Fig. 1
figure 1

Incidence of hip fractures in elderly participants provided with hip protectors or not in an institutional setting

Fig. 2
figure 2

Incidence of hip fractures in elderly participants provided with hip protectors or not in the community

Discordance among systematic reviews on hip protectors

Sawka et al. [23] suggested a more pronounced relative risk reduction in nursing home residents allocated to hip protector intervention (RR 0.50, 95% CI 0.28–0.91). Assessment of study quality was a source of discordance among the two meta-analyses. Inclusion criteria were stricter in the review by Sawka et al. Five trials considered in the Cochrane review were excluded due to violation of randomisation [10, 14], lack of complete random allocation [2, 8] and unit of analysis bias [3, 10, 14]. Although the trial by O’Halloran et al. [18] has been published after finishing literature search for the review by Sawka et al., the authors stated that the trial would not have met their strict inclusion criteria due to major methodological shortcomings.

Sawka et al. classified the population investigated by van Schoor et al. [24] as community dwelling, whereas the Cochrane review defined it as institutionalised. As half of the study population consisted of elderly living in apartment houses or homes for the elderly and half of nursing home residents, both classifications have shortcomings. This problem is typical for meta-analyses that use aggregate, instead of individual, patient data. The latter one is judged to be the more valid method to summarise the results of multiple studies [15]. It has been suggested that meta-analyses based on aggregate patient data should be viewed as only exploratory, as they do not provide reliable information [21].

Diversity of hip protector interventions

The Cochrane review [19] as well as the review by Sawka et al. [23] quantitatively summarised studies regardless of different co-interventions or different control group interventions. Most studies investigated the effects of a single provision of protectors; other intervention programmes comprised both education and information approaches and provision of hip protectors [19]. The latter were more or less complex interventions, which consist of components that depend on each other and, therefore, cannot be separated [1]. All trials except one used no intervention as comparator. This one trial [16] offered optimised usual care to the control group through information to nurses about hip protectors and provision of protectors for demonstration purposes. In both systematic reviews, trials were synthesised through meta-analysis without exploring and considering clinical heterogeneity. Unlike statistical heterogeneity, clinical heterogeneity due to different inclusion criteria, manner of administration of interventions or measurement of outcome parameters can be identified before data analysis. Suggestions have been made on how to consider clinical heterogeneity in systematic reviews [6].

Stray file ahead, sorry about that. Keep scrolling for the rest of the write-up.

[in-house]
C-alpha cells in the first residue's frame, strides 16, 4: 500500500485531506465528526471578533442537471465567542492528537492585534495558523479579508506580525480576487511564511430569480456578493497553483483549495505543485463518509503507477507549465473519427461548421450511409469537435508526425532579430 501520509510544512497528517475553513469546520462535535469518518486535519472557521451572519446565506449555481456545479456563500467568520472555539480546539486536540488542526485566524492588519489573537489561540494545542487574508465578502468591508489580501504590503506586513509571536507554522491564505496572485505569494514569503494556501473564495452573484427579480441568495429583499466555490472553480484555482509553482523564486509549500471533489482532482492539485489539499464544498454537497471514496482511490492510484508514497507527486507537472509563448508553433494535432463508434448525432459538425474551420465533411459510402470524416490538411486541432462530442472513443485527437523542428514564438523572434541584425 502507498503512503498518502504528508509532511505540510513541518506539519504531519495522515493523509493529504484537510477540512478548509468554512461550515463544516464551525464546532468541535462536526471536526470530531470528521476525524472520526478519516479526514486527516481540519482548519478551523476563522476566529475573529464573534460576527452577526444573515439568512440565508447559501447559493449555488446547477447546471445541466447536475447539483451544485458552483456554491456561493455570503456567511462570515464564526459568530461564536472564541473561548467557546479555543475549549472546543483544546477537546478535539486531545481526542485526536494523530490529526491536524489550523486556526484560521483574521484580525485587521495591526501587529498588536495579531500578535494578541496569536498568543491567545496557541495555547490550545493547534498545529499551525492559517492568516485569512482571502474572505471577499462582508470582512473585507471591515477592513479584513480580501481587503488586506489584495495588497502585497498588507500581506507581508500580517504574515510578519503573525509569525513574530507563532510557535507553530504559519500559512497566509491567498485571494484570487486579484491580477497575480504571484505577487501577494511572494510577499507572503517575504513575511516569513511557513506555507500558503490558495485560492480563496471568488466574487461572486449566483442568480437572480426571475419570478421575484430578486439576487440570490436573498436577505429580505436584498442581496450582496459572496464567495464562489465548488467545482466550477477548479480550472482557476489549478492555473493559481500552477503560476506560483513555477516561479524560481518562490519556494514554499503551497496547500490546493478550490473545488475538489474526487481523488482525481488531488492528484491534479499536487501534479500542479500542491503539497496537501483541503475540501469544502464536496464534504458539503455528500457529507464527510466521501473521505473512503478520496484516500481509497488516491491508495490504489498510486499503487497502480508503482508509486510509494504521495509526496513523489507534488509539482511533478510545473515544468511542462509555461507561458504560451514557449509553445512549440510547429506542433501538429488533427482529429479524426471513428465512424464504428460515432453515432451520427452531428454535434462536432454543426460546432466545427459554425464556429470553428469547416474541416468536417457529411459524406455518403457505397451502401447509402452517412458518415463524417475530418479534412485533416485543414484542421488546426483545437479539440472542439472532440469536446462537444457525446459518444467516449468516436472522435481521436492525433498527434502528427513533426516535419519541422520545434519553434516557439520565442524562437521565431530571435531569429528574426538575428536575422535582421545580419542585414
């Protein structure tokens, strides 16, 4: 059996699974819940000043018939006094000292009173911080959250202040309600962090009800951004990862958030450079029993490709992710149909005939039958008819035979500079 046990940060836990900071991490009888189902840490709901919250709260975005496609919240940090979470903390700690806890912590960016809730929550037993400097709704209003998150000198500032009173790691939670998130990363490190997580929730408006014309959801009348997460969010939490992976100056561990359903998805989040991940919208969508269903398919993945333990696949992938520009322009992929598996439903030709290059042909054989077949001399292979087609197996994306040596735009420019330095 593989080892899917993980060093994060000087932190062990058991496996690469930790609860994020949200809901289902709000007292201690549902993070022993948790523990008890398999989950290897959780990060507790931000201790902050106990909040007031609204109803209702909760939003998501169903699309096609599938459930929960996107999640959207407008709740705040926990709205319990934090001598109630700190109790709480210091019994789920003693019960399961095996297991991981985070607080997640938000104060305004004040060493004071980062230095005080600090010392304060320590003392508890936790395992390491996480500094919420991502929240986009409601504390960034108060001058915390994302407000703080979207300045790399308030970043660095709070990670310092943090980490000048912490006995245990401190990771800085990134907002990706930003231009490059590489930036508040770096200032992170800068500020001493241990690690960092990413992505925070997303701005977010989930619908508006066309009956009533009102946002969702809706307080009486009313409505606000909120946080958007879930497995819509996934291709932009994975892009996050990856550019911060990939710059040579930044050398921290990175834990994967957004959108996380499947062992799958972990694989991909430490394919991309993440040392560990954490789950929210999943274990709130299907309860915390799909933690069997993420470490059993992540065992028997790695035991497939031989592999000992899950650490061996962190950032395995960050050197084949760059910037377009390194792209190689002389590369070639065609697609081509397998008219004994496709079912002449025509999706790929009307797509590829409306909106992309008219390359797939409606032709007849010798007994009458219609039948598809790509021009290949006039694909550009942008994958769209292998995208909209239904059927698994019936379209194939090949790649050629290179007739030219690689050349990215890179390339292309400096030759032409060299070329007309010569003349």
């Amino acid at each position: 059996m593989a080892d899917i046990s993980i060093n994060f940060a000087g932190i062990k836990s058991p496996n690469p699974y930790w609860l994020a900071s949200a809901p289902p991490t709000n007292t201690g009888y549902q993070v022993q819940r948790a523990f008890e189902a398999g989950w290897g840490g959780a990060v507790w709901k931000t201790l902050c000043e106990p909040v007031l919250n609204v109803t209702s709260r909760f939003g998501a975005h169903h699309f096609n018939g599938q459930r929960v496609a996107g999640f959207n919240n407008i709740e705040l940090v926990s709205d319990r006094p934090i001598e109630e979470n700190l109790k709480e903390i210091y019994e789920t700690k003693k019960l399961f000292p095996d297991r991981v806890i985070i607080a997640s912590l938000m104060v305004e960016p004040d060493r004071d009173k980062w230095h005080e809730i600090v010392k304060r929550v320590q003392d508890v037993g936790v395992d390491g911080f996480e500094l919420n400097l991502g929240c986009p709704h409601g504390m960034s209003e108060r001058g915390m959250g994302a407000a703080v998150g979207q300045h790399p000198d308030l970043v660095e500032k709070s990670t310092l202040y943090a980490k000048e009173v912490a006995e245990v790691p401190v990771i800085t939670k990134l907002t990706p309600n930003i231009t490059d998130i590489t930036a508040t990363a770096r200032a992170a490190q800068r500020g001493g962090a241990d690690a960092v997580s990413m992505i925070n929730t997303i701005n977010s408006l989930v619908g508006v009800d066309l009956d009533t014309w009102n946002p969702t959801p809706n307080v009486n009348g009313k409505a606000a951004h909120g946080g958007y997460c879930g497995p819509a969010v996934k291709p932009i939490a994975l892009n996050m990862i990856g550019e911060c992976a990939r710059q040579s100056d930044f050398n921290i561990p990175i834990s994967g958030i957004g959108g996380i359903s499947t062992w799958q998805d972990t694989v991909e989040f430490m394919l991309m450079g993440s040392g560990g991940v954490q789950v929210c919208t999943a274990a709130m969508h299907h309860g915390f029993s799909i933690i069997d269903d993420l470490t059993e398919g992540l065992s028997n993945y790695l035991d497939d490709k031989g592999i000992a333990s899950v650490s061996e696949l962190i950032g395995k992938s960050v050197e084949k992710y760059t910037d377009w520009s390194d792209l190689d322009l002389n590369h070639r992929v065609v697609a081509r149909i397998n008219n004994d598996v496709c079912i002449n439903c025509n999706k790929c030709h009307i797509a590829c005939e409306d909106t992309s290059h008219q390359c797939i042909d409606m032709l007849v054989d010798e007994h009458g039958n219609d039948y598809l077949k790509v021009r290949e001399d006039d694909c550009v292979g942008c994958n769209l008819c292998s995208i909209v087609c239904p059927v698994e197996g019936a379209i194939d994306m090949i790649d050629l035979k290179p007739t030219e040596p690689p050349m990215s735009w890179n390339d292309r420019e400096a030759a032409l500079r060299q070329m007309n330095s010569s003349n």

Clinical flaws despite high-quality rating of methodology

The Cochrane review [19] applied rigorous quality criteria well-known to influence the validity of randomised controlled trials [9]: allocation concealment, clear definition of inclusion and exclusion criteria, loss to follow-up, comparability of study groups, equal treatment of study groups, except of the intervention, and intention-to-treat analysis. Further criteria specially addressing hip protector trial methodology were applied: active or scheduled follow-up ascertainment and monitoring of adherence. However, appraising trials using formal checklists may overlook important clinical flaws in the original trials [7]. This can be illustrated exemplarily by critical appraisal of two included trials [18, 24]. The trials by van Schoor et al. [24] and O’Halloran et al. [18] were chosen, as they received the largest weight in the data pooling of institutional setting studies (Fig. 1).

Van Schoor et al. [24] investigated the effectiveness of a hip protector intervention programme in a heterogeneous population of elderly living in apartment houses, residential homes and nursing homes. The intervention did not result in a reduction of hip fractures, and the authors claimed the ineffectiveness of the hip protector.

However, the study has several important methodological shortcomings. The power calculation was based on a one-sided p value and a reduction of hip fractures of 75%. Such a pronounced effect has never been shown before. Sample-size calculation indicated the need of 700 participants. However, only 561 participants were enrolled. During the trial, follow-up was extended to 69.6 weeks to increase the number of events.

The education approach used in the intervention group was scarcely described. The underlying education theory was not mentioned. Precise details of the interventions intended for each group and how these were actually administered were not given. The implementation of the intervention may be less than optimal for the group of cognitively impaired persons because there was no structured involvement of caregivers.

Van Schoor et al. emphasized single randomisation as an important methodological strength of their study. However, the avoidance of cluster randomisation seems to be problematic in this setting. Contamination could have compromised the study, as the same caregivers looked after participants of both study groups.

Outcome assessment relied on participant-kept calendar. As baseline data indicated cognitive impairment in approximately 75% of participants, the reliability of the data is of major concern. None of these obvious shortcomings has been reflected in the Cochrane review, which classified the trial of high methodological quality with a score of 10 out of a possible 10.